I so desperately needed that silence, the quiet, the roar of the motor and the flashing pavement beneath the wheels. Within another two weeks I found myself crying on a beach looking at a rainbow, and sang a song of thankfulness to the skies. Silence leads to song, and mountaintops lead to more journeys. It is in the silence when you can truly find yourself.

Desire for Understanding

By: Jenni TaylorIMG_0518

My travels have just taken me to Kuala Lumpur, Malaysia. Unlike, the United States, which prides itself on being a melting pot, Malaysia has not melted- it is a beautiful hodgepodge of cultures, religions, languages, clothing, and food from all over the world. Short shorts and tank tops are next to hijabs and chadors, with all the wearers using selfie sticks or shopping at Sephora. Harmony seems impossible, but there it is- a million differences passing each other on the street or eating at each other’s restaurants.

I am surrounded by swirling colors and culture, only to log on and see updates on Ferguson protests and now Chapel Hill, North Carolina, where three Muslims were shot and killed.

So, my desire is this: understanding. I want to understand where hatred comes from and how to stop it. I want others to understand that our similarities are far greater than our differences.

This has nothing to do with politics and everything to do with wisdom. I am not asking for agreement, or even tolerance, which seeks to ignore rather than understand. I’m asking for patience, and a willingness to listen.

Here in Kuala Lumpur there is a Hindu holy place called the Batu caves. They just finished celebrating Thaipusam. It involves flowers and prayer, and also hooks and self-mutilation. The hooks are placed through tongues or through the skin on backs. It is described as a religious euphoria reached through intense pain.

I do not understand it.

I do not agree with it.

But I do understand that holy pilgrimage comes from a need, and I recognize that need. It’s a need I find in my own life, when I go into the quiet places and search for something bigger than myself.

I may not understand, but wisdom tells me to try. It tells me that if I sit down and have a cup of teh terik with someone different from me, we will find a shared point of truth. And as a wise man once said, the truth will set you free.

So I pray,

Teach us patience. Give us wisdom and understanding. Help us to stop feeling threatened and find our safety, peace, and comfort in You, and not in the reactions of our fears. Help us to be salt, to be light, and to be your love.

Amen.

Desire and Identity

By: Jenni Taylor

Take delight in the Lord, and he will give you the desires of your heart. –Psalm 37:4 (NIV)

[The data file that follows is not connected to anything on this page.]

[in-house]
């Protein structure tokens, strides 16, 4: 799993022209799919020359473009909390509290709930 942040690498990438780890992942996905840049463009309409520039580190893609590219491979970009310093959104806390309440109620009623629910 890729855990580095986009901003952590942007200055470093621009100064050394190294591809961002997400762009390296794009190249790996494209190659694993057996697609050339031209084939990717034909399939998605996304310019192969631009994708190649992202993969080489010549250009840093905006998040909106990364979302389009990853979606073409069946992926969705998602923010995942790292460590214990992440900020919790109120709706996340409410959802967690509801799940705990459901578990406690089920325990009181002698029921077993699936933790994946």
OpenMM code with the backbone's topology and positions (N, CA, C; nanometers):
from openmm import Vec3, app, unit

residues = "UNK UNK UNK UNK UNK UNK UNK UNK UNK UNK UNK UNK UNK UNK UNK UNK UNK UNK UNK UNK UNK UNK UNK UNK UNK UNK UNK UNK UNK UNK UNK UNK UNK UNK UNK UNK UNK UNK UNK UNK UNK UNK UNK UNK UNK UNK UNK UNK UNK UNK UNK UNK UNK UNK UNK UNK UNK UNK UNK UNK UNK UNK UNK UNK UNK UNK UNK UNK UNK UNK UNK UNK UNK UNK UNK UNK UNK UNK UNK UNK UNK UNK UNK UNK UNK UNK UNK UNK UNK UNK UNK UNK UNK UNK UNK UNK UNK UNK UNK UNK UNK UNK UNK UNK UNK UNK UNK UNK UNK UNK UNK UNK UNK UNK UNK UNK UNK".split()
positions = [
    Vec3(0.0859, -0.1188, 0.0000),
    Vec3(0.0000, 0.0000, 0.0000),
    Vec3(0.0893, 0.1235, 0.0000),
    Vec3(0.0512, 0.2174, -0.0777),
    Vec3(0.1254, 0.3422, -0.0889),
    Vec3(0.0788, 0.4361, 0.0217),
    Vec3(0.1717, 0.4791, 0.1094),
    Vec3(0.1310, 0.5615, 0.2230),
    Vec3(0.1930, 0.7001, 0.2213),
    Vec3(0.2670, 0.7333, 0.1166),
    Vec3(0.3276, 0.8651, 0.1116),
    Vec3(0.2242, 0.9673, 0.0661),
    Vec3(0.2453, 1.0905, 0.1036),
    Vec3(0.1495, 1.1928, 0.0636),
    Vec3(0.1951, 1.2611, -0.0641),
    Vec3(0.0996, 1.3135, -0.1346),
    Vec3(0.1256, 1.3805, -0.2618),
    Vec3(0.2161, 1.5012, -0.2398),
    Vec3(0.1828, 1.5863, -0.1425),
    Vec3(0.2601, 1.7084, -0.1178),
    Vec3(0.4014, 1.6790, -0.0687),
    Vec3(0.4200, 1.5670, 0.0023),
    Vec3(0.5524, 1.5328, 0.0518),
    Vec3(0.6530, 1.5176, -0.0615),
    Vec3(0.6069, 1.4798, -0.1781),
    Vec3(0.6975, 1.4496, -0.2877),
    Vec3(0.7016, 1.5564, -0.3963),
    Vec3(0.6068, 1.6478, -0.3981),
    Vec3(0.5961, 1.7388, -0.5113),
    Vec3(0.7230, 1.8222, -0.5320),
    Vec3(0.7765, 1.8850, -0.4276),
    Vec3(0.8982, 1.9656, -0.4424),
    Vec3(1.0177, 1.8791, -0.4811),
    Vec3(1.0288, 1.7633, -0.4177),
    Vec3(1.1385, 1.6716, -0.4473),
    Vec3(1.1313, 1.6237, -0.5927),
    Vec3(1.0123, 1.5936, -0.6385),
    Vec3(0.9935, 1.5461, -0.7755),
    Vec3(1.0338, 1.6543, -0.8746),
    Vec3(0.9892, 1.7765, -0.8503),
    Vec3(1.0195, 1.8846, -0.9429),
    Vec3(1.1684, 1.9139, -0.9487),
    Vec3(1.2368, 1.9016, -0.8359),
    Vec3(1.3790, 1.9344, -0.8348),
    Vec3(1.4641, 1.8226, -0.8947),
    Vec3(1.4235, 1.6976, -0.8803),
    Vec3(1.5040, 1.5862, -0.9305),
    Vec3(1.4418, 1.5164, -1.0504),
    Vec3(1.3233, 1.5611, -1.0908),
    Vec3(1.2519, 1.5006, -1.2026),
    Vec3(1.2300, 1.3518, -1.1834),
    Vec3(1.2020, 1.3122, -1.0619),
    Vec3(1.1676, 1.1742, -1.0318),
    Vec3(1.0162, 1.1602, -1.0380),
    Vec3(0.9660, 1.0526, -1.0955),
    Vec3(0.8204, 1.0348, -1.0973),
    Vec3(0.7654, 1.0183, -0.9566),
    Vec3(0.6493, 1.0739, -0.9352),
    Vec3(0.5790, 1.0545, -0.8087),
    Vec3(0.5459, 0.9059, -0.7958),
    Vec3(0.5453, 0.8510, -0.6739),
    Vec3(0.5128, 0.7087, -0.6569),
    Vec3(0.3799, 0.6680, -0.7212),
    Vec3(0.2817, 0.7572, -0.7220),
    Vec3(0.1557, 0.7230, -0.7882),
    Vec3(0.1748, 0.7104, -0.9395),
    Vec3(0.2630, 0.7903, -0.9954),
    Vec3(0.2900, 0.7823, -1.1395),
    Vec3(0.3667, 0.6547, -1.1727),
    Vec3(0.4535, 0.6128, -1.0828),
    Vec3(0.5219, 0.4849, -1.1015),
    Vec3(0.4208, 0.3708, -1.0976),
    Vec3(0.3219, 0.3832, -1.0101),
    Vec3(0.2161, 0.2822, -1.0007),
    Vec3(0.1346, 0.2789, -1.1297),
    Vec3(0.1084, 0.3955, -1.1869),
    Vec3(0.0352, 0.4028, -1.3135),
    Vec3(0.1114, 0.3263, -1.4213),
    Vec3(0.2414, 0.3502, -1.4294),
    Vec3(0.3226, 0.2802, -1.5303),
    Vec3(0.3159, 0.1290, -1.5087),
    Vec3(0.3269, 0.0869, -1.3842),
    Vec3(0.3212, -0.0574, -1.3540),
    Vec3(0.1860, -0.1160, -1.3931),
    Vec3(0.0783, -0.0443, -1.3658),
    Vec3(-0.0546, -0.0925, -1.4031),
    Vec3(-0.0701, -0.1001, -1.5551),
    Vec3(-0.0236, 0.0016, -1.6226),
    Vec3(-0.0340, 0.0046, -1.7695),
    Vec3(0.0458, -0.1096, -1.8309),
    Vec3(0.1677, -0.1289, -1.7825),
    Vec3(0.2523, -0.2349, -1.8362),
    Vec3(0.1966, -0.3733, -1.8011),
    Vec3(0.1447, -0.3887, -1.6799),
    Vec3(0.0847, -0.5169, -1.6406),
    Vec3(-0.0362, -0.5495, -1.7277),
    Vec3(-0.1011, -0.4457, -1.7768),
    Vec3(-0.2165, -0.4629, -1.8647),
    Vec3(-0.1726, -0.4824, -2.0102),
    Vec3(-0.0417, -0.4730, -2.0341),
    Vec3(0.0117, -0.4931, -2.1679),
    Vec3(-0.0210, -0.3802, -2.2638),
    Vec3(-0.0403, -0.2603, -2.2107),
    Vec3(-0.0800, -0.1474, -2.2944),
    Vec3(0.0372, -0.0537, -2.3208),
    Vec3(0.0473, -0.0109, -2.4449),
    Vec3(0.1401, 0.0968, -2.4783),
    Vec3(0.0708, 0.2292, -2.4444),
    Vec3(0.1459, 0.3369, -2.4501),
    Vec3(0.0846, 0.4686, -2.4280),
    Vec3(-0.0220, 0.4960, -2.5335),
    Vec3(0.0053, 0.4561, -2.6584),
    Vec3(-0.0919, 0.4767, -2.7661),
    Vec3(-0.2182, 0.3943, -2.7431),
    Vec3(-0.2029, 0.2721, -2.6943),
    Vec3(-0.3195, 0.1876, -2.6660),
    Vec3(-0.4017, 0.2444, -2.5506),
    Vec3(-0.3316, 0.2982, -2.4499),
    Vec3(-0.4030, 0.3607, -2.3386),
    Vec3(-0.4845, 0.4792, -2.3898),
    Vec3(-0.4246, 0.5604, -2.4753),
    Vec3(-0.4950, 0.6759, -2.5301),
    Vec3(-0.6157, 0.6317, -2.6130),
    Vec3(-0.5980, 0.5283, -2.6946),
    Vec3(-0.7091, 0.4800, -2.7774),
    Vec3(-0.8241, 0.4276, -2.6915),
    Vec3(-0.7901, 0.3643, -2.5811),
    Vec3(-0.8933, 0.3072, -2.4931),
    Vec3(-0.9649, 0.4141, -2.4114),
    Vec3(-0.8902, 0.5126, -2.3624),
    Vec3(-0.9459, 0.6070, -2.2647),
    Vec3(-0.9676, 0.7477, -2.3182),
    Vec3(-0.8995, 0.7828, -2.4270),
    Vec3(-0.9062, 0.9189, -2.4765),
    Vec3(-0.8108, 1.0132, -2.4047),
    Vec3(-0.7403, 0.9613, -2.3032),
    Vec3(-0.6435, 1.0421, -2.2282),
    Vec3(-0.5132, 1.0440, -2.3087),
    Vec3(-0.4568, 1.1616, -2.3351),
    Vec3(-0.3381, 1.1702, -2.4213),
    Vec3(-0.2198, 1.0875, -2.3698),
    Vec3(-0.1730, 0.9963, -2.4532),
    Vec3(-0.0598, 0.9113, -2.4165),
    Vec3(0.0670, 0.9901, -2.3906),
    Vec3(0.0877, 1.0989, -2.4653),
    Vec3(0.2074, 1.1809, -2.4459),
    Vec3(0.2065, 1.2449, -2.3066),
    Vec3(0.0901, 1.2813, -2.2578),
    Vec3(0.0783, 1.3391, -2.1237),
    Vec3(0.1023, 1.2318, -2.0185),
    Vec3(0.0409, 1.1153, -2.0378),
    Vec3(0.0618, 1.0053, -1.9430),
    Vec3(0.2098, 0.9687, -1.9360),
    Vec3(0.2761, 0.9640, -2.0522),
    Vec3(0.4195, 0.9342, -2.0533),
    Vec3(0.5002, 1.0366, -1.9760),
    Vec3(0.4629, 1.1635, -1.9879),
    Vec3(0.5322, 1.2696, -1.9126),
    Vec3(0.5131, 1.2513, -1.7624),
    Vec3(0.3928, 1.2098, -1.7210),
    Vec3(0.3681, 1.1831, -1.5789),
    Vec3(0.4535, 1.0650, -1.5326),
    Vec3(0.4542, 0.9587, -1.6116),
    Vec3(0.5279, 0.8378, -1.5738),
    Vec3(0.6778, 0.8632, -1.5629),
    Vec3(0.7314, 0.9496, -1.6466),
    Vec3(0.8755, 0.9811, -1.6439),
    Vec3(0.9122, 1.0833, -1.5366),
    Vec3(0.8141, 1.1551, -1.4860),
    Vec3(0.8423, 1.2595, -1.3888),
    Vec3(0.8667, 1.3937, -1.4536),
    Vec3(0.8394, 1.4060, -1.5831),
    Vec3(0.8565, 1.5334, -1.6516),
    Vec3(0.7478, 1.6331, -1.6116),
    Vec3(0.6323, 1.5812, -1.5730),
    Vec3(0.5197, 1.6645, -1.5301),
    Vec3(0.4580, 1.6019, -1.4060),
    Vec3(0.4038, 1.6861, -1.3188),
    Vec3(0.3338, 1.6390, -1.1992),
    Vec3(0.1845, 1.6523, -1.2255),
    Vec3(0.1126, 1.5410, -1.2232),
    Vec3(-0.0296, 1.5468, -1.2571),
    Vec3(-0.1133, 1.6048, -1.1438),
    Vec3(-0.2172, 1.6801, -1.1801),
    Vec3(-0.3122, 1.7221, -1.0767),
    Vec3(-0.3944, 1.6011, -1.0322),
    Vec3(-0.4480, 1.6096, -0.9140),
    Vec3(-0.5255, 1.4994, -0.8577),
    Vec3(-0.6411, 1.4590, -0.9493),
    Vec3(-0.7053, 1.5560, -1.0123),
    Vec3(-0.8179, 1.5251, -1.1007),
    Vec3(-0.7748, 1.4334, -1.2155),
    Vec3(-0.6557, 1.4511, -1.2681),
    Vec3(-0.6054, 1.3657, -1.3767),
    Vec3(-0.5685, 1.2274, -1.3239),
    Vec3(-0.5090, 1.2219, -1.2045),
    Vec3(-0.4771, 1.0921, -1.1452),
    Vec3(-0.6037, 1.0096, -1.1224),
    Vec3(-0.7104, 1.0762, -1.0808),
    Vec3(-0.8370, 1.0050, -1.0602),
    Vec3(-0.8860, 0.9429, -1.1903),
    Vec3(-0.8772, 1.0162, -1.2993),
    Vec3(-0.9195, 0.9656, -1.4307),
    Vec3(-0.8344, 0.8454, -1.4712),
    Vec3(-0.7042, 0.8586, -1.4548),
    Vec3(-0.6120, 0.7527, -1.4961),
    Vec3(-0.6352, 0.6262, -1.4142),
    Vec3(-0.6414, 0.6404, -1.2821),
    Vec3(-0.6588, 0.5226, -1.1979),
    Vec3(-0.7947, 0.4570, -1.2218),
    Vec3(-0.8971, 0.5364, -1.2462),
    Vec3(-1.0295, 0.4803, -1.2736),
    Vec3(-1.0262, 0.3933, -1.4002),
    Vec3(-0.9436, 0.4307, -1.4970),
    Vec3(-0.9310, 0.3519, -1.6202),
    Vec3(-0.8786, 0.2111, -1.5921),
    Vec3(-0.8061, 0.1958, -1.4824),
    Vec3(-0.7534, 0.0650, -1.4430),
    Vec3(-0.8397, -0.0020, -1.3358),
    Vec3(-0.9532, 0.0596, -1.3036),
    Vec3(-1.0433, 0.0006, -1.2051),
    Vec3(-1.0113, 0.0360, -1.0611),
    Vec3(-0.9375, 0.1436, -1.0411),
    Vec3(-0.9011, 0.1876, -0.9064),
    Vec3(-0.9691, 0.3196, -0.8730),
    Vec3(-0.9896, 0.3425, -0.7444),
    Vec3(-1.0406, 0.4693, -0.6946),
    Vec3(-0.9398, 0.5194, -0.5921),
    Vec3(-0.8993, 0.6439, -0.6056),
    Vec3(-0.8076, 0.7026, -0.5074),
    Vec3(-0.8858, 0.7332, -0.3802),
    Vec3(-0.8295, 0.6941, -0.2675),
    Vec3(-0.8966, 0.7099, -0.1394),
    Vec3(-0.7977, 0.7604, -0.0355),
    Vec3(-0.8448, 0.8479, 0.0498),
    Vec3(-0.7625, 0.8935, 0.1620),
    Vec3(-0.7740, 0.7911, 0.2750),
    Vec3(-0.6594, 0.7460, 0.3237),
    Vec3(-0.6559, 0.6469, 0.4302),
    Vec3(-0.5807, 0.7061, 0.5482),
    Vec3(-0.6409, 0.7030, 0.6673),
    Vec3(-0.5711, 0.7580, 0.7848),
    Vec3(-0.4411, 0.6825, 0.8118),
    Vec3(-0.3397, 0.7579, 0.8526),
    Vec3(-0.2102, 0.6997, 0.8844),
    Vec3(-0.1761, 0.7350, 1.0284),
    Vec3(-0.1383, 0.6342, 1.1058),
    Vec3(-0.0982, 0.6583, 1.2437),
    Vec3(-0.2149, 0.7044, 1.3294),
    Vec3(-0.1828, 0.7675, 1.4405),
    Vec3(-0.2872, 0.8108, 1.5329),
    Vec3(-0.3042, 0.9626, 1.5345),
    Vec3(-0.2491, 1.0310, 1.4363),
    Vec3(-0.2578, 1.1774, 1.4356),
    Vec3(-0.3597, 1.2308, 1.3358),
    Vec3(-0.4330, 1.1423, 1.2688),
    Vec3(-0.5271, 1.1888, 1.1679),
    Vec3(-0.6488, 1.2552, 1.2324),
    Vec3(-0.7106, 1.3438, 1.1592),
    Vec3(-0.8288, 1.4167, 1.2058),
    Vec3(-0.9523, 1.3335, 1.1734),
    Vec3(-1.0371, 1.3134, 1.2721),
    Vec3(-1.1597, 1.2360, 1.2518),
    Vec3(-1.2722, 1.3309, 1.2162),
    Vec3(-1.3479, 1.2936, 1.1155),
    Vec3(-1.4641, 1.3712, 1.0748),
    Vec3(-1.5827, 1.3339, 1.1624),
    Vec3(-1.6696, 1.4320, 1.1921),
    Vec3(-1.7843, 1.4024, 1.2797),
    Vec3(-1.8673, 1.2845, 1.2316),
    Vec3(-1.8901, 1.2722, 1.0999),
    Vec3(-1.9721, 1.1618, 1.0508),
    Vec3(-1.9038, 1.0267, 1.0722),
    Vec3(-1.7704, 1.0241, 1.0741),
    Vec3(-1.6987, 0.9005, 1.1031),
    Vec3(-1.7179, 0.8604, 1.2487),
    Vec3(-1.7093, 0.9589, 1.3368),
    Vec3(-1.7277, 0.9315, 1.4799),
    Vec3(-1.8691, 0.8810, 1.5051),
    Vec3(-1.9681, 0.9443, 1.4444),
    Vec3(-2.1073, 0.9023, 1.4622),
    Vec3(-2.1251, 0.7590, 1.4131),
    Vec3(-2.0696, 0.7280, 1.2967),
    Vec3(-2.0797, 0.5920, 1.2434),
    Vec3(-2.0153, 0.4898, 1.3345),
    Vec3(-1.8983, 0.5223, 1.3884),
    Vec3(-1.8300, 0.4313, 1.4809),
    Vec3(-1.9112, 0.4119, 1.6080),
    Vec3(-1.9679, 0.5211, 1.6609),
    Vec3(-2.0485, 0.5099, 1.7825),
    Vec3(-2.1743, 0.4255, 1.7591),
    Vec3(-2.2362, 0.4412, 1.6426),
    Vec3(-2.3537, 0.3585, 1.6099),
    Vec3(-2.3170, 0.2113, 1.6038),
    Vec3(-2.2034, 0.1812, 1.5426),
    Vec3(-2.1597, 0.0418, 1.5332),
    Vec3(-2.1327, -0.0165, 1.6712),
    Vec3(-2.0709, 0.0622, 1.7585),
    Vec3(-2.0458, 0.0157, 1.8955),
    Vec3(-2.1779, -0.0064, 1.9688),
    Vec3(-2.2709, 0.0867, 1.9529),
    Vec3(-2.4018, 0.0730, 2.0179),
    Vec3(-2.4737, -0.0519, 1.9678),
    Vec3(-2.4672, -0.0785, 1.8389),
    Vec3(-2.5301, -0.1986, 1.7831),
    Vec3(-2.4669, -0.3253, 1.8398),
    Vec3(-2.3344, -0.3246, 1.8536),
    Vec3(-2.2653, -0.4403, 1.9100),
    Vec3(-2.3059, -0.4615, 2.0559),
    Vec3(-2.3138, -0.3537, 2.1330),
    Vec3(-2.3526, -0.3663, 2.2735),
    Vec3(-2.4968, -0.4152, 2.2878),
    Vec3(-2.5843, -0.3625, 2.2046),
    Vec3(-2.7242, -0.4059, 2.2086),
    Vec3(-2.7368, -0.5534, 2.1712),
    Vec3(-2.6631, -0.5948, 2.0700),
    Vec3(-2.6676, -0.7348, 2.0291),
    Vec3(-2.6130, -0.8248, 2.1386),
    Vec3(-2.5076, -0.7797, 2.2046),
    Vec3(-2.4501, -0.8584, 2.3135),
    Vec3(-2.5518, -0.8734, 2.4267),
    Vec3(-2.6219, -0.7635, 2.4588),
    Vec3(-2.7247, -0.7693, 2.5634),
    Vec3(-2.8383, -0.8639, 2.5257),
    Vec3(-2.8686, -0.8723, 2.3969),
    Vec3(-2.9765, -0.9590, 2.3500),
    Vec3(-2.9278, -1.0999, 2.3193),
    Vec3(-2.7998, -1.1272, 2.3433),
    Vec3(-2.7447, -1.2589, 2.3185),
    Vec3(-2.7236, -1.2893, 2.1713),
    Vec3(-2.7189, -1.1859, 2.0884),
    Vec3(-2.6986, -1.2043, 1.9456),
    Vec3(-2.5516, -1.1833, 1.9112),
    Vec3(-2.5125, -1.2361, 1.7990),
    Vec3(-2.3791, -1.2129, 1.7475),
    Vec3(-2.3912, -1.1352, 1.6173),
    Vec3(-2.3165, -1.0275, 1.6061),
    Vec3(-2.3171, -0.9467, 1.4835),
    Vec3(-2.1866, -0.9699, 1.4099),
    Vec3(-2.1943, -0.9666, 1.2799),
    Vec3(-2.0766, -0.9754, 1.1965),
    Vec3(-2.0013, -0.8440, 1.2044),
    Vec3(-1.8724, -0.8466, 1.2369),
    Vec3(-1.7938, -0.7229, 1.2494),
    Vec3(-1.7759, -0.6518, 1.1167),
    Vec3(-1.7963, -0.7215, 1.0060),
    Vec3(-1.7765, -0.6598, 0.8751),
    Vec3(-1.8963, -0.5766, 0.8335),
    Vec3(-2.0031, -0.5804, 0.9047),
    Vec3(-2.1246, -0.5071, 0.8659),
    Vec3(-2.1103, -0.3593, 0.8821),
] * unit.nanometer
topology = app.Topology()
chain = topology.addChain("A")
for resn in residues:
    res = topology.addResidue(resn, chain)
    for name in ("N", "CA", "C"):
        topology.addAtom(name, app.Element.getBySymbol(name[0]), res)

My heart is full of desires. Chiefly, in this moment, my desire is to be a strong and beautiful woman.

My grandmom, who died long before I was born, was the matriarch of the family. She was strong, and she was beautiful. Life was not kind, but she held her family together. I see her strength in my aunts and uncles, her prayers reflected in their lives, and I know her legacy lives on.

I am a teacher. A traveler. An actress. A daughter, a friend, a writer, an adventurer. I am full of titles, striving to live a life of meaning, a life that won’t be forgotten or lost in the void. But maybe the void is where I need to be.

I was lost in the woods of north Wisconsin once, with mosquitoes and ticks and aching arms. I looked around at the forest surrounding me and thought, I want to be nameless. I just want to be. I want to be my imperfect body with my soul swirling around the tree tops; I want to be naked and free, connected, and bigger somehow. I want to lose myself so I can become something more.

I say that, but the honest truth is my identity is everything to me. Letting go and becoming that person I was in the woods takes effort now. It takes intention, it takes prayer, it takes believing in something bigger and better than myself and my dreams.

I’m sitting in a cafe in Vietnam right now, watching the chaos of motorbikes and noodles and movable markets. I am blessed, and I am humbled. Yes, I want to be strong and beautiful, but by God do I also want to be connected to the lives surrounding me, the millions and billions of lives searching for peace and meaning and strength, just as I am. So I pray:

Thank you for being bigger and better than I am. Thank you for the desires of my heart. Thank you for life, opportunities, and choices. Help me to love. Help me to give. Help me to become less of my titles and more of my heart.

Thank you for this beautiful country, it’s strength, it’s women, it’s optimism.

Amen.